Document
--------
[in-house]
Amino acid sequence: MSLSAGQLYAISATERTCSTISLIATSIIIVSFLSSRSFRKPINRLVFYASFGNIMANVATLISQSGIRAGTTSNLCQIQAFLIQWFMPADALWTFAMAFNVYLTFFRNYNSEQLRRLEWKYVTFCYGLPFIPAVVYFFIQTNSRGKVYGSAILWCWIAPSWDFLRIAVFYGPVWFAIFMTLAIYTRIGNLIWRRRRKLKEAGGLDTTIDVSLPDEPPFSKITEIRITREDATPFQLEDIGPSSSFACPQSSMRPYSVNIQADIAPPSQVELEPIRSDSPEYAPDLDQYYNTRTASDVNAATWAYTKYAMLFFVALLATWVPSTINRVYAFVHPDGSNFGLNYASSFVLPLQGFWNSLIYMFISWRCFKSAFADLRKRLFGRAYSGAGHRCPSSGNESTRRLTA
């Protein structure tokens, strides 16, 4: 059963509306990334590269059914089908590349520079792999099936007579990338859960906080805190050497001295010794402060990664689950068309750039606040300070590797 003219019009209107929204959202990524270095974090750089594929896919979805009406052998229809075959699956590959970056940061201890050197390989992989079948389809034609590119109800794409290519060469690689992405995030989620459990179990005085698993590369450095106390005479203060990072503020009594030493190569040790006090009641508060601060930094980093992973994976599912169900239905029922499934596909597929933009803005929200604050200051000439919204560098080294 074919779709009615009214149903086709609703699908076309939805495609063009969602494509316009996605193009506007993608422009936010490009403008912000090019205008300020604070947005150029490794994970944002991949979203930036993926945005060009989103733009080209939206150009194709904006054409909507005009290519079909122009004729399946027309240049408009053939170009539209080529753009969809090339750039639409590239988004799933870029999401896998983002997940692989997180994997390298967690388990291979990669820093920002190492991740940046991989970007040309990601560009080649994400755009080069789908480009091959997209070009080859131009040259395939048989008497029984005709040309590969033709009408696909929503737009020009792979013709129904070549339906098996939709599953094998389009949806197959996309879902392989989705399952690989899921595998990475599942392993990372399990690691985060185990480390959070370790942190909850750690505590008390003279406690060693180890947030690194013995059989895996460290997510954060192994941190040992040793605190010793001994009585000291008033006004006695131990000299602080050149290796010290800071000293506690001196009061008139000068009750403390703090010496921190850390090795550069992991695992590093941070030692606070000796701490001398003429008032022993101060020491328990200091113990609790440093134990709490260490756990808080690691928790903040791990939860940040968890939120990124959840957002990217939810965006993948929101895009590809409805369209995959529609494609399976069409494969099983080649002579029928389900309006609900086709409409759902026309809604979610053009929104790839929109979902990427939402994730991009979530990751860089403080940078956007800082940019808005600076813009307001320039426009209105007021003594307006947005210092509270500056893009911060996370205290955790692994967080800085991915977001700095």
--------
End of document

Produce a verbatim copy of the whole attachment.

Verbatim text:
[in-house]
Amino acid sequence: MSLSAGQLYAISATERTCSTISLIATSIIIVSFLSSRSFRKPINRLVFYASFGNIMANVATLISQSGIRAGTTSNLCQIQAFLIQWFMPADALWTFAMAFNVYLTFFRNYNSEQLRRLEWKYVTFCYGLPFIPAVVYFFIQTNSRGKVYGSAILWCWIAPSWDFLRIAVFYGPVWFAIFMTLAIYTRIGNLIWRRRRKLKEAGGLDTTIDVSLPDEPPFSKITEIRITREDATPFQLEDIGPSSSFACPQSSMRPYSVNIQADIAPPSQVELEPIRSDSPEYAPDLDQYYNTRTASDVNAATWAYTKYAMLFFVALLATWVPSTINRVYAFVHPDGSNFGLNYASSFVLPLQGFWNSLIYMFISWRCFKSAFADLRKRLFGRAYSGAGHRCPSSGNESTRRLTA
């Protein structure tokens, strides 16, 4: 059963509306990334590269059914089908590349520079792999099936007579990338859960906080805190050497001295010794402060990664689950068309750039606040300070590797 003219019009209107929204959202990524270095974090750089594929896919979805009406052998229809075959699956590959970056940061201890050197390989992989079948389809034609590119109800794409290519060469690689992405995030989620459990179990005085698993590369450095106390005479203060990072503020009594030493190569040790006090009641508060601060930094980093992973994976599912169900239905029922499934596909597929933009803005929200604050200051000439919204560098080294 074919779709009615009214149903086709609703699908076309939805495609063009969602494509316009996605193009506007993608422009936010490009403008912000090019205008300020604070947005150029490794994970944002991949979203930036993926945005060009989103733009080209939206150009194709904006054409909507005009290519079909122009004729399946027309240049408009053939170009539209080529753009969809090339750039639409590239988004799933870029999401896998983002997940692989997180994997390298967690388990291979990669820093920002190492991740940046991989970007040309990601560009080649994400755009080069789908480009091959997209070009080859131009040259395939048989008497029984005709040309590969033709009408696909929503737009020009792979013709129904070549339906098996939709599953094998389009949806197959996309879902392989989705399952690989899921595998990475599942392993990372399990690691985060185990480390959070370790942190909850750690505590008390003279406690060693180890947030690194013995059989895996460290997510954060192994941190040992040793605190010793001994009585000291008033006004006695131990000299602080050149290796010290800071000293506690001196009061008139000068009750403390703090010496921190850390090795550069992991695992590093941070030692606070000796701490001398003429008032022993101060020491328990200091113990609790440093134990709490260490756990808080690691928790903040791990939860940040968890939120990124959840957002990217939810965006993948929101895009590809409805369209995959529609494609399976069409494969099983080649002579029928389900309006609900086709409409759902026309809604979610053009929104790839929109979902990427939402994730991009979530990751860089403080940078956007800082940019808005600076813009307001320039426009209105007021003594307006947005210092509270500056893009911060996370205290955790692994967080800085991915977001700095």